An understanding of Vintage and Non-Vintage Champagne

Moet - Alpes

Valentine’s Day is soon approaching, and we think to bring out a little bubbly Champagne to toast our loved ones. The question often comes up, ‘do I get the Vintage champagne or a non – vintage’? Like pasta or a pizza there probably is not a bad bottle out there, but it is good to know their differences, further to the price tag.

First and foremost, a true Champagne must come from the Champagne region in Northern France. Using the name Champagne is legally protected by EU law.

So, what is the difference between vintage and non-vintage champagne, other than the price tag? Unlike what the name vintage implies, it does not mean it is old. Surprise – right? Vintage, when referring to Champagne basically means the Champagne has been made from one year’s grapes. Therefore, that bubbly wine will contain the grapes from a specific year. Non- vintage ones are made from a multi-blend of harvests from numerous years’ grapes. An easy way to determine if it is vintage is to look for a date on the bottle. If you find a date on the bottle it means it is vintage and made from grapes harvested that particular year.

Although the grapes are harvested all in one year, it doesn’t mean the grapes are of the same variety; you will find a blend of grapes such as Pinot Meunier, Pinot Noir and Chardonnay as the commonly used grapes but all still from the same year.

Diving in Deeper….

Dom Perignon - Vintage ChampaignIs age a factor in vintage champagne? Yes, age does play a role in the production, as Vintage Champagne must mature for at least three years after its first fermentation, offering more complexity in taste and texture. Non -vintage champagne matures in as short as 15 months (usually they are kept for longer though). Vintages are produced only about three to four times in a decade thus making up only about 5% of the total Champagne production. This makes them rarer to find and therefore the costs elevate!
In one decade, a while ago, Dom Perignon produced only one vintage Champagne. Due to more recent technology and knowledge enhancement, we have seen production increase drastically.

Aged champagne

Some Vintage bottles are aged from 20-60 years and their value appreciates the older they are. Standard aging is around 10 years for optimum quality. It is recommended to buy them young such as a 2006 bottle and let them age where they tend to increase in value and complexity. On the other hand, the non-vintage bottles should be drank within one and maximum of 2 years. Drink up!

So, does being from one year make any difference in the taste?

Well, the winemakers decide which years are deemed “good years” to make a Vintage year. Due to the Champagne area where the grapes are grown being heavily affected by cold and freezing in the northern parts of France, some years are more suitable than others for the grape harvest. The finest years for the harvest will become a vintage year, therefore, making the vintage champagnes tastier.

Is it worth the extra cost? To the refined palate, a Vintage Champagne will be greatly appreciated for its complex nature and that they are unique. Vintage bottles use only the best of the grapes and spend much more time on the lees. The lees are the leftover bits of yeast from the secondary fermentation. This extra aging produces a deeper flavor.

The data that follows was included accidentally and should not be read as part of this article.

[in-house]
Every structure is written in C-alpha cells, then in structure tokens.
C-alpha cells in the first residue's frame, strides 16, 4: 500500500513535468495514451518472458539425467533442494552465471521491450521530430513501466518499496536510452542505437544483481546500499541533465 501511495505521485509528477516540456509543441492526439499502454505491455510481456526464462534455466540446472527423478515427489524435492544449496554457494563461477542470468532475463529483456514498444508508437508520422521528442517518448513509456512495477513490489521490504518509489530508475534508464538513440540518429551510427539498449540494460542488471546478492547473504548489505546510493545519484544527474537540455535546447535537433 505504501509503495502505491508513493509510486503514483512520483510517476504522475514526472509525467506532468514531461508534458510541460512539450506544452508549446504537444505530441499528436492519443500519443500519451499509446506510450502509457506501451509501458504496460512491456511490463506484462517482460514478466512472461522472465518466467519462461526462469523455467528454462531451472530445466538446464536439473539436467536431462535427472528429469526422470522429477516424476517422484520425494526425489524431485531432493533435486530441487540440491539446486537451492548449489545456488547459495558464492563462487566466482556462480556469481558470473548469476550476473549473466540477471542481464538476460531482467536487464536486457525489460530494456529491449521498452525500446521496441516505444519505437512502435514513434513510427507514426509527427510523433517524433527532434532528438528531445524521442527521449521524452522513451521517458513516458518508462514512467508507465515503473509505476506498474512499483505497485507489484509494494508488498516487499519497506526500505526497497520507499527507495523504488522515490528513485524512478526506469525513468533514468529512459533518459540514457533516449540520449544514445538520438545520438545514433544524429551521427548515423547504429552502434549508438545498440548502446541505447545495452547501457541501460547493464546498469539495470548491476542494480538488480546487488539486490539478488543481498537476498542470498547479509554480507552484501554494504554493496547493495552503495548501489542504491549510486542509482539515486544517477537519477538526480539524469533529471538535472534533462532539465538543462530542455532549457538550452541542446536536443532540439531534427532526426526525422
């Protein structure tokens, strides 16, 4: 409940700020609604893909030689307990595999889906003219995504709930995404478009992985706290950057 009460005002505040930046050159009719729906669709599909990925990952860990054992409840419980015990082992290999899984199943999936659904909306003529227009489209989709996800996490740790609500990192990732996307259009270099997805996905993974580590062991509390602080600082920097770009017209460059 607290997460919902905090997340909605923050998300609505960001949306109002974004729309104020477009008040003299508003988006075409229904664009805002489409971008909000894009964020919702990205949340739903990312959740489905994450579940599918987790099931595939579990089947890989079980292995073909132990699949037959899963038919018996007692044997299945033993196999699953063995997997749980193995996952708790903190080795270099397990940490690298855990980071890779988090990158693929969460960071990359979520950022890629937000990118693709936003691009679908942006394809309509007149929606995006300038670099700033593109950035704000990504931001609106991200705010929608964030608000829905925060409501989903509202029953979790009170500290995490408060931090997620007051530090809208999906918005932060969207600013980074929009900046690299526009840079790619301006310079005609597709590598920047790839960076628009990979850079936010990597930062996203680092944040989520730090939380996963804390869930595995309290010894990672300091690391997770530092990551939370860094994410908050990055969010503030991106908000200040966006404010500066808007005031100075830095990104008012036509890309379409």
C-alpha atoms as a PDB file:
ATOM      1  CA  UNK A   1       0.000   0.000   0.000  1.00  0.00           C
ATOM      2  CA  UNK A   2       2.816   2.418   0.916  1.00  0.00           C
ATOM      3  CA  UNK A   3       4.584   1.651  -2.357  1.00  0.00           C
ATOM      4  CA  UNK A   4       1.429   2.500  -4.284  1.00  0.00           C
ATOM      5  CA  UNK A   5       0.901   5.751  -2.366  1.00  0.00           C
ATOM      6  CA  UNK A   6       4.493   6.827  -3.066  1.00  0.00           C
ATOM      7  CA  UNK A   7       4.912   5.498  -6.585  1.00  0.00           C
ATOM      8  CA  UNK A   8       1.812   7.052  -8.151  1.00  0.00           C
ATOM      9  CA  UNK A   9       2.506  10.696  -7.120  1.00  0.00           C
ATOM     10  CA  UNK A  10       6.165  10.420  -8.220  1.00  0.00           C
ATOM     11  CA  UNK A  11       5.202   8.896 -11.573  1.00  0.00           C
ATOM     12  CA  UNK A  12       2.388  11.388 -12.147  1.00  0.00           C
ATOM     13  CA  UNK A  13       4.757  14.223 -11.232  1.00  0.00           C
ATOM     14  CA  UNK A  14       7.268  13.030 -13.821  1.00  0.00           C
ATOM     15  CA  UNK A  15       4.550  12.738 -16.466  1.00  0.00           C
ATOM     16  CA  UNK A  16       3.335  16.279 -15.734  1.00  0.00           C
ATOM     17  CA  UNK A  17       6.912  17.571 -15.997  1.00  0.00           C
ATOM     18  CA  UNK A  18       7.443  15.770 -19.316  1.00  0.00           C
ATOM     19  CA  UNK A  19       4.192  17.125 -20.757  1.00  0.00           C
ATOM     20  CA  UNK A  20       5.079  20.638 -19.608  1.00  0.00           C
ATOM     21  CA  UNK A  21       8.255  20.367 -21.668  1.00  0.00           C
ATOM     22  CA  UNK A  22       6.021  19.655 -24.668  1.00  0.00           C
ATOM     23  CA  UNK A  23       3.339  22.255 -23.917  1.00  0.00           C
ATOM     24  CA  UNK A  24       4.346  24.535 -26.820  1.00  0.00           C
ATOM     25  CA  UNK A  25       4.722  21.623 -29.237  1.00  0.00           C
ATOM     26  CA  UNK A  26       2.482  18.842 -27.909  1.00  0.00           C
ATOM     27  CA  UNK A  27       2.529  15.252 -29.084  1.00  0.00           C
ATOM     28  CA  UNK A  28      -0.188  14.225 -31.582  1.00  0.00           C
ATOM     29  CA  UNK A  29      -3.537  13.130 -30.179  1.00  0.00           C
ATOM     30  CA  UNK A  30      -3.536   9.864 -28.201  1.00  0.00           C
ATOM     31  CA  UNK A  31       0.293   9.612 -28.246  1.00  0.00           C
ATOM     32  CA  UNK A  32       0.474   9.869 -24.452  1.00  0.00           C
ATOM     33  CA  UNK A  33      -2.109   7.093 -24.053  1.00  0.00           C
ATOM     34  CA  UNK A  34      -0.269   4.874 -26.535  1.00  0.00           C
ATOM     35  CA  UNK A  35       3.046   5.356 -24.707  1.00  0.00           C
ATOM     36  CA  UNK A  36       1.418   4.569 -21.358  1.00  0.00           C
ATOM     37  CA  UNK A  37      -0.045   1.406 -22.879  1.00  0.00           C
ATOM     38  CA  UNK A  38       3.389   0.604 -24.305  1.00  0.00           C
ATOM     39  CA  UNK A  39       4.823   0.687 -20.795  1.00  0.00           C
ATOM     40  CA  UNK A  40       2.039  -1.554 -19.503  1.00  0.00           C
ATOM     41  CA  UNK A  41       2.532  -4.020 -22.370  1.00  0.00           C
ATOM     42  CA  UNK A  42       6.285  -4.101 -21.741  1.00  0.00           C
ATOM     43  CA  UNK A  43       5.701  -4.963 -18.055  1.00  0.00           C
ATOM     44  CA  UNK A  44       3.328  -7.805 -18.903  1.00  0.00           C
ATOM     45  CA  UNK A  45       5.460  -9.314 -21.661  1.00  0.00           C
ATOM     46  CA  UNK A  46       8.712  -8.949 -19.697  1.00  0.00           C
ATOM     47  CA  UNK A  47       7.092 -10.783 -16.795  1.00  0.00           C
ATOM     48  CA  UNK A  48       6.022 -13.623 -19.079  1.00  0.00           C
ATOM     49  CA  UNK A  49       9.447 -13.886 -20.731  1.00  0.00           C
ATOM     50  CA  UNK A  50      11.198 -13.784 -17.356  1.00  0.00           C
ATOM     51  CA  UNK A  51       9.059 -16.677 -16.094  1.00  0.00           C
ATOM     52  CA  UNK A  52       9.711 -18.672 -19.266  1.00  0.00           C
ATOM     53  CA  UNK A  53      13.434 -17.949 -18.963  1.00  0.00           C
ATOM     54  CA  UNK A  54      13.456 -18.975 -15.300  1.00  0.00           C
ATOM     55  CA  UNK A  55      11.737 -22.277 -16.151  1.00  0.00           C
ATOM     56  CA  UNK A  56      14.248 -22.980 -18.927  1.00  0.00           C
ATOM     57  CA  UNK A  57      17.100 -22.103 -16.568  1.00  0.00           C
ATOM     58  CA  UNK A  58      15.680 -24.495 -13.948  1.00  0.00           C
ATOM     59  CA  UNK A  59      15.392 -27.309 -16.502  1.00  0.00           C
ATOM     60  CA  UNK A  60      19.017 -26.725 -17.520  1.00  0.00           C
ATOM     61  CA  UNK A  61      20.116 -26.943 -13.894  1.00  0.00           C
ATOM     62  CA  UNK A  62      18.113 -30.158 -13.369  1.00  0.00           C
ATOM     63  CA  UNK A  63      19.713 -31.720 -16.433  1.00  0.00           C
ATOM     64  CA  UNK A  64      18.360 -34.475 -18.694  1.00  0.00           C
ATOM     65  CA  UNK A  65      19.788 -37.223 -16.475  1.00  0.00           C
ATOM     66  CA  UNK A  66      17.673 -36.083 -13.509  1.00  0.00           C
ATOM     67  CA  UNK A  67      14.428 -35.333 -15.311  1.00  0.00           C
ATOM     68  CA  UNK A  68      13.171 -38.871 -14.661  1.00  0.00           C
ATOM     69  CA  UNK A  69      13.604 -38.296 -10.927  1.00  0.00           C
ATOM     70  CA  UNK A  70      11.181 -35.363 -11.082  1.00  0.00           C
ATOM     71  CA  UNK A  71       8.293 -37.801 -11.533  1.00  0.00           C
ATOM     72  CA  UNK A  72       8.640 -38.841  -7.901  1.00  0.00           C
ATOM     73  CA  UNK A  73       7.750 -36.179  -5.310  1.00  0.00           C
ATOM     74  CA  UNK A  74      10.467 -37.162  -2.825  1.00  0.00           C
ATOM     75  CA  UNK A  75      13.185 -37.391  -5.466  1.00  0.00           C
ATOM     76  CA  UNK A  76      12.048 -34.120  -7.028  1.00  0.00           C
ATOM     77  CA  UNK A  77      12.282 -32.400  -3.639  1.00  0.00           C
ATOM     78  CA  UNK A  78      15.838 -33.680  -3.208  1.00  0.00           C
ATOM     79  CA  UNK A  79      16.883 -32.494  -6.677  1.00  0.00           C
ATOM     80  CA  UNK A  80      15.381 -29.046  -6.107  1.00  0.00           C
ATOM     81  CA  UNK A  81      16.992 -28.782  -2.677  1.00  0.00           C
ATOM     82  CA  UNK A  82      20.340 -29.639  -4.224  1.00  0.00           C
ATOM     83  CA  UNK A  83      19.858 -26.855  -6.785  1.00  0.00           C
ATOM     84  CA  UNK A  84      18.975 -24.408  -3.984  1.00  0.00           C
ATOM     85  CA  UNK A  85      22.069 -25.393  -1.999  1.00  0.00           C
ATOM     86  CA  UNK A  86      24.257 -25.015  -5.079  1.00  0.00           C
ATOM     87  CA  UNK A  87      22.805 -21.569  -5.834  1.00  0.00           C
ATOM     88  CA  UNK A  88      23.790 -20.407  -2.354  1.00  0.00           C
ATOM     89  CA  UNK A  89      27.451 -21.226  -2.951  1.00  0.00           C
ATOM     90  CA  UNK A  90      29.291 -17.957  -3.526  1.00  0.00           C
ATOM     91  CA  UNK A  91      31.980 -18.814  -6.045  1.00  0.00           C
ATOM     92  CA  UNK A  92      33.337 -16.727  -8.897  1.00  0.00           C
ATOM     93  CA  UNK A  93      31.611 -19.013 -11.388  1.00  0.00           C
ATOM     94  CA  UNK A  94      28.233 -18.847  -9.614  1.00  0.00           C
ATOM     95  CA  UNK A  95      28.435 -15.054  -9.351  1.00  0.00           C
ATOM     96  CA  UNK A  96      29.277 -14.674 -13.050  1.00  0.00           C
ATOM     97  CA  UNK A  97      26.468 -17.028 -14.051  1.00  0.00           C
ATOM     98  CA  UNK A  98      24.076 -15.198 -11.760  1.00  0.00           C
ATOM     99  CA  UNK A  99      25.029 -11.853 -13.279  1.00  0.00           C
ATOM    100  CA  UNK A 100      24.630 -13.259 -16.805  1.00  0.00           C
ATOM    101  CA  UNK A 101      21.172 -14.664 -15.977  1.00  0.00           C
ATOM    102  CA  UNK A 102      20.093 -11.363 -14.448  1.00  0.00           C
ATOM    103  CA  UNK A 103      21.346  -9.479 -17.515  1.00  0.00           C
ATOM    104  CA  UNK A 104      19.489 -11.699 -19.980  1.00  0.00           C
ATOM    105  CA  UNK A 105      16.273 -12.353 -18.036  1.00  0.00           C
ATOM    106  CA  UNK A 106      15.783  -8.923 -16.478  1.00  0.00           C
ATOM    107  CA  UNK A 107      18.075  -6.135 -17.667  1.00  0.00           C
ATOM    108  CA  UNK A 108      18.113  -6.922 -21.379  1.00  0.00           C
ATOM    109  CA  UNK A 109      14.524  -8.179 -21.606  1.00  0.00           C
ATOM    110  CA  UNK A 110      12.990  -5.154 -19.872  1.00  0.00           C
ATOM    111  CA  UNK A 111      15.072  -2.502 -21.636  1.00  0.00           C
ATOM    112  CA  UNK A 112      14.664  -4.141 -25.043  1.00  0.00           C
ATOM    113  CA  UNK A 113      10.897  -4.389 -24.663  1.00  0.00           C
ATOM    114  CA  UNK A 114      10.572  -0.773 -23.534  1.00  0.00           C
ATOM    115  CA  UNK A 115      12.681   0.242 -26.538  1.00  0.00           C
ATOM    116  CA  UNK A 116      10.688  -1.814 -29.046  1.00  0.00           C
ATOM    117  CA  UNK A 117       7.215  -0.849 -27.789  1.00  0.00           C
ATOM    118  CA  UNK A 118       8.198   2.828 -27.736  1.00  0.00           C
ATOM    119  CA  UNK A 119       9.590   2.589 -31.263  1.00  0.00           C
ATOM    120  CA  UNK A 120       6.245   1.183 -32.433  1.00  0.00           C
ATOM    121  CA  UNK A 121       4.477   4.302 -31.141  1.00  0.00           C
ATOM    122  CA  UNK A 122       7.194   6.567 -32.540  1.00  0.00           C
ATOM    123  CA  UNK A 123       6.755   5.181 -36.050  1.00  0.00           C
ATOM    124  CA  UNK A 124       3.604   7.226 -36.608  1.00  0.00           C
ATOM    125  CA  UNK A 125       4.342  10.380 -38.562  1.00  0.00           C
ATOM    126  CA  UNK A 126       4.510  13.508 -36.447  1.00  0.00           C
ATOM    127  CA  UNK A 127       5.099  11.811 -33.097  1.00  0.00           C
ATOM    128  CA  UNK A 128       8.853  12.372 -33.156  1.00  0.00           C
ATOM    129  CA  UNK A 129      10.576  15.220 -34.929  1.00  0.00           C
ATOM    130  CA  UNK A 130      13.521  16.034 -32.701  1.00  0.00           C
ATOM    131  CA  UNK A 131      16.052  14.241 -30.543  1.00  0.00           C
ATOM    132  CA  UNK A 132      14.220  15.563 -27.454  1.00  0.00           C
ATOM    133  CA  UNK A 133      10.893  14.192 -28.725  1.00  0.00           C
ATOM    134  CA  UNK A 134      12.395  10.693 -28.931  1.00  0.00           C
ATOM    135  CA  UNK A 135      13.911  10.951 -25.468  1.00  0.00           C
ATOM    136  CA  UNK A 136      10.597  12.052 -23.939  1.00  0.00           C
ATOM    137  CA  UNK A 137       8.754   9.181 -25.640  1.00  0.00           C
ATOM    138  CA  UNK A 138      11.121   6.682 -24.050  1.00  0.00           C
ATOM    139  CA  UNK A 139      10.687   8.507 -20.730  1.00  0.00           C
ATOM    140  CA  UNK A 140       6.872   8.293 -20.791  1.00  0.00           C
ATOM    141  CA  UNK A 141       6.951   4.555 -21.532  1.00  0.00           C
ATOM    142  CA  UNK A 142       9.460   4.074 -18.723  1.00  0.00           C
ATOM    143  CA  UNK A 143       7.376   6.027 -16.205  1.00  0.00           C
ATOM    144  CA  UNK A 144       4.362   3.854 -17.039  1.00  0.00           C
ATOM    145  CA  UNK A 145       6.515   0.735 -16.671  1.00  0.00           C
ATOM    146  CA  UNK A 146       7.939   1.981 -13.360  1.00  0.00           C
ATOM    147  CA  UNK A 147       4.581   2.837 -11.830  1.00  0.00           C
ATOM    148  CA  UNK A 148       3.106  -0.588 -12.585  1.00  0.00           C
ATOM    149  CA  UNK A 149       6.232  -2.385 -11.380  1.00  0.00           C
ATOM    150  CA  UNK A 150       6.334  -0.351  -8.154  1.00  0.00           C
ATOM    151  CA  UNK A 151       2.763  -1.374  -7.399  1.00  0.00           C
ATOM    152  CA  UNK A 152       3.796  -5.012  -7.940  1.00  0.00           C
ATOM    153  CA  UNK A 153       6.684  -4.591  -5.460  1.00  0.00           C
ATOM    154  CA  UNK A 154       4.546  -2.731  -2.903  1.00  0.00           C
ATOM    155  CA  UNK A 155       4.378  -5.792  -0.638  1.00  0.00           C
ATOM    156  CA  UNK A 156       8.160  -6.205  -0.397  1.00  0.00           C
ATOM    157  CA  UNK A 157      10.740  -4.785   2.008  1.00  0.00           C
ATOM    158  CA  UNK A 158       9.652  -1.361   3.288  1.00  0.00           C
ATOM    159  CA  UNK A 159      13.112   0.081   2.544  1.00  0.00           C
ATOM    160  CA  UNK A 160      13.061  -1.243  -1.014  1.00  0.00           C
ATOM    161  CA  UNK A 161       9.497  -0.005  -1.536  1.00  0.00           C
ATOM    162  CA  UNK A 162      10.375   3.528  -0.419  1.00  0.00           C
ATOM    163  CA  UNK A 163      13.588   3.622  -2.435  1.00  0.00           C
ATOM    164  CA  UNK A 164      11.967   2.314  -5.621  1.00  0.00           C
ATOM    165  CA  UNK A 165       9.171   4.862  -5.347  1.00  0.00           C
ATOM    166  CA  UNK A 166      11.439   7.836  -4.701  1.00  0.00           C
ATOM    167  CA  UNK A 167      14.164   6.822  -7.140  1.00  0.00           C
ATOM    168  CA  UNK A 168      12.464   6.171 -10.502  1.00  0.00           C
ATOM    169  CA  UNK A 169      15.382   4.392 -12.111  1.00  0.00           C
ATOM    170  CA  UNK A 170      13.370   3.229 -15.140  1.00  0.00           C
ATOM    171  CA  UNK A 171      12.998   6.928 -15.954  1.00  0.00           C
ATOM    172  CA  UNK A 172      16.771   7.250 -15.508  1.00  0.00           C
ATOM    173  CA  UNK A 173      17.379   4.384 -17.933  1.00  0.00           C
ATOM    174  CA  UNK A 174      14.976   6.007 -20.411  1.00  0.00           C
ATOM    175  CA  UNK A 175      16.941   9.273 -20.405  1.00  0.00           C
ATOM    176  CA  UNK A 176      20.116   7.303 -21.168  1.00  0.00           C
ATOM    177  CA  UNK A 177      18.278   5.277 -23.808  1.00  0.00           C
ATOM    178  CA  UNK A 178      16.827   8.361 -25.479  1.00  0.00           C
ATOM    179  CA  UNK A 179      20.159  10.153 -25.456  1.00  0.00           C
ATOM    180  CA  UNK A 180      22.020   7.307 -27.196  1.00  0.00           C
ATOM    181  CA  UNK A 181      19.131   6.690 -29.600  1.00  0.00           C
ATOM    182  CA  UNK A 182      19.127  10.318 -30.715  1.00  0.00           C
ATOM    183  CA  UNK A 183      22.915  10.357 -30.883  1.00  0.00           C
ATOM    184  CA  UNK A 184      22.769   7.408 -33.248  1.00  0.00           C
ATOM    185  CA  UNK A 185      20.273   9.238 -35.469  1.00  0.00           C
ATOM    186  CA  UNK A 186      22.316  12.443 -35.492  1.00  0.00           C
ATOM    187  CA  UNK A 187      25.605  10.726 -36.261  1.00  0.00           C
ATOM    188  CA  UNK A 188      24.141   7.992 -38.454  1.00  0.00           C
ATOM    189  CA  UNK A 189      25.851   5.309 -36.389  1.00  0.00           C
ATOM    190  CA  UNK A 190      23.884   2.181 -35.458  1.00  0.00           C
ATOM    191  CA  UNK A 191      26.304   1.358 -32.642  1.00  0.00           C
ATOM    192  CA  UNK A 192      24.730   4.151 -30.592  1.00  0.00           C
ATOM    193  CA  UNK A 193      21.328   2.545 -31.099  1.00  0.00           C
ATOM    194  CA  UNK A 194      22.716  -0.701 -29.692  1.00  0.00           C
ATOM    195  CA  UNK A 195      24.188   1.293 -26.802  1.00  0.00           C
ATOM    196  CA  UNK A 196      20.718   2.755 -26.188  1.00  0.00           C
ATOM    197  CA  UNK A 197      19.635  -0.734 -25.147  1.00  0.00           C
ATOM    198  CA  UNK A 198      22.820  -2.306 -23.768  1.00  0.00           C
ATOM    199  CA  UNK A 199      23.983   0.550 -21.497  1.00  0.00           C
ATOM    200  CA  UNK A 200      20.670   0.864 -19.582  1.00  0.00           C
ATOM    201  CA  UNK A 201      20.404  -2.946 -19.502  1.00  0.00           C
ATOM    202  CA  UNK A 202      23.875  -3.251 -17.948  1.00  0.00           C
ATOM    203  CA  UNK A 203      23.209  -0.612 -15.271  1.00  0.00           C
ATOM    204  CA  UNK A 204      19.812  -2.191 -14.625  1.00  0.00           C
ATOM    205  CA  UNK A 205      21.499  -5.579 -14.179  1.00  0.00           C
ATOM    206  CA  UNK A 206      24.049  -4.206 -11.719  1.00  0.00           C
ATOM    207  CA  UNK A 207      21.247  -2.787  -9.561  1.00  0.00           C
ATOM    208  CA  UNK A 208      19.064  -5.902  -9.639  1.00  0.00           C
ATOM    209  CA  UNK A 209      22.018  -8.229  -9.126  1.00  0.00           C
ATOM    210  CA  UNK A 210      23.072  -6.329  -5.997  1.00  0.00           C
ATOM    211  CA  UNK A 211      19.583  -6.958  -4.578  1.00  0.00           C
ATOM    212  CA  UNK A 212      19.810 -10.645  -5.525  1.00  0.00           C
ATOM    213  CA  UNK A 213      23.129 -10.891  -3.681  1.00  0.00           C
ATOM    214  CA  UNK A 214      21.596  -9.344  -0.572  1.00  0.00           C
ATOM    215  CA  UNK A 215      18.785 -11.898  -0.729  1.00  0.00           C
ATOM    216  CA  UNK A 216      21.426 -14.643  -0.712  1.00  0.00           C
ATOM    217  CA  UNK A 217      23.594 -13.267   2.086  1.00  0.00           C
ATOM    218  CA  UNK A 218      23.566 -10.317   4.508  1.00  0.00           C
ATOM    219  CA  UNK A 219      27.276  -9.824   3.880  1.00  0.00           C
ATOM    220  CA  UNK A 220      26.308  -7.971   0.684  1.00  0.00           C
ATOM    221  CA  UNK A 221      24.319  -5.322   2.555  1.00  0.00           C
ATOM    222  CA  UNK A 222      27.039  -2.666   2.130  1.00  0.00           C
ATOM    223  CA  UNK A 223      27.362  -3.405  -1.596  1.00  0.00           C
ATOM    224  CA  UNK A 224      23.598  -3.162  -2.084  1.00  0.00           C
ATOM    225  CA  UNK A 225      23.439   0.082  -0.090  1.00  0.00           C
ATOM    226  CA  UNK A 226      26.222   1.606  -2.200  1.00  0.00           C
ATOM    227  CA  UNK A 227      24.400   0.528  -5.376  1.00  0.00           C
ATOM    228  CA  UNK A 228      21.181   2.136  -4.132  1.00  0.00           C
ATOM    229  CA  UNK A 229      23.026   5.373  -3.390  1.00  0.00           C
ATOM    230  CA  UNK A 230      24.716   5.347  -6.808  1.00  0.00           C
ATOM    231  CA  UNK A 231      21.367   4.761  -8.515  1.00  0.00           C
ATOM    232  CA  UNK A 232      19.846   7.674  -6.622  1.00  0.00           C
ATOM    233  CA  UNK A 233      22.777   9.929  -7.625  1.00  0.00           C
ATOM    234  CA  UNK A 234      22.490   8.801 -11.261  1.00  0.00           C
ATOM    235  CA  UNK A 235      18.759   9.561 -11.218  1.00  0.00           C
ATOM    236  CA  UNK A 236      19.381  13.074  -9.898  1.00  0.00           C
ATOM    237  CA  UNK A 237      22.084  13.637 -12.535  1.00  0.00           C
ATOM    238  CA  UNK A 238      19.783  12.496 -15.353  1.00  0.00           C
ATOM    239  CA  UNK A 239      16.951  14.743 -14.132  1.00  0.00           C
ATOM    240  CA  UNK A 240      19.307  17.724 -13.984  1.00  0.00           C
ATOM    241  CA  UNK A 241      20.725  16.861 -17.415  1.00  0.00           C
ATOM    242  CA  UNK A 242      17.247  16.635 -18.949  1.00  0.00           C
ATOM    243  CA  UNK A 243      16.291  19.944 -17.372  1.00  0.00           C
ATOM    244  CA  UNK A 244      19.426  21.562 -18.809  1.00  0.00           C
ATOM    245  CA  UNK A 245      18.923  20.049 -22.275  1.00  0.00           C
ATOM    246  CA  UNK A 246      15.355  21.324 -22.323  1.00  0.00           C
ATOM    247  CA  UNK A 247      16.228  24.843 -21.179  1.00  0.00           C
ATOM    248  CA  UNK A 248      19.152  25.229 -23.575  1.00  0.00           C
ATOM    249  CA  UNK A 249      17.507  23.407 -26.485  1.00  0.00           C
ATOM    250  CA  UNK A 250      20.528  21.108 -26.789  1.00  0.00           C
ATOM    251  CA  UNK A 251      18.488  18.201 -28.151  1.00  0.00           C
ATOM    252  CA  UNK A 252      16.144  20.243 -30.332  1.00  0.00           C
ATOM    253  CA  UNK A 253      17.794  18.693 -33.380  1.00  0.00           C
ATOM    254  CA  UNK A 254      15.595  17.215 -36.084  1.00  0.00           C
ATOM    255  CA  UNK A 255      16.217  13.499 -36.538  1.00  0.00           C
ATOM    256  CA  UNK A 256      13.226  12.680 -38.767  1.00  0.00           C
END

Any good vintages to keep in mind?

Moet ChandonCurrent bottlings from exceptional years on the shelves now are the years 2004, 2005, 2006, 2007, and 2008 and they are currently ready to drink.

At any one time, you will find dozens of brands and vintage years available at the same time. For instance, Louis Roederer Cristal has, at the moment, four different vintages on the market. They can range from hundreds of dollars to thousands.

Vintage Champagnes are released whenever the producer chooses to release them unlike a wine, such as Bordeaux, that has a standard and expected release date in the year.

The non-vintage brands try to produce consistency in taste to appease the market value. They like to have a recognizable character. To be able to achieve this, the different wineries blend their young wine with their reserve wine just before it undergoes the second fermentation. This is where the “fizz” is created.

Champagne Service

The experts on how to serve Champagne do agree that a vintage bottle should be served at 12-14 degrees Celsius rather than the typical 6-8 degree C for non-vintage. It is preferred to use flutes that have a larger rounded bottom rather than the classic tall skinny flute as the rounded side helps concentrate the bubbles in the middle of the glass.
Bottles size can make a difference as well. A magnum is 1.5 liters and twice the size of a standard bottle at 75cl. It is also half the size of a 3-liter jeroboam. The larger bottles tend to age more slowly and have less oxidation allowing them to taste fresher.

Therefore, if in doubt go larger.

Champagnes come with different levels of dosage (sugar levels). The lowest level with no sugar is called Zero Dosage, often paired with sushi and then we move to extra-Brut, Brut, Extra-Dry, Sec, Demi-Sec and Doux with almost 50 grams of residual sugar, often served with dessert.

Choosing your bottle, finally….

It will depend on your taste and budget as to what you choose. Champagne does not need to break the bank and can be enjoyed for the festive celebratory moment or for a lovely enjoyable night at home. Whether Vintage or Non-vintage, drink up and cheers.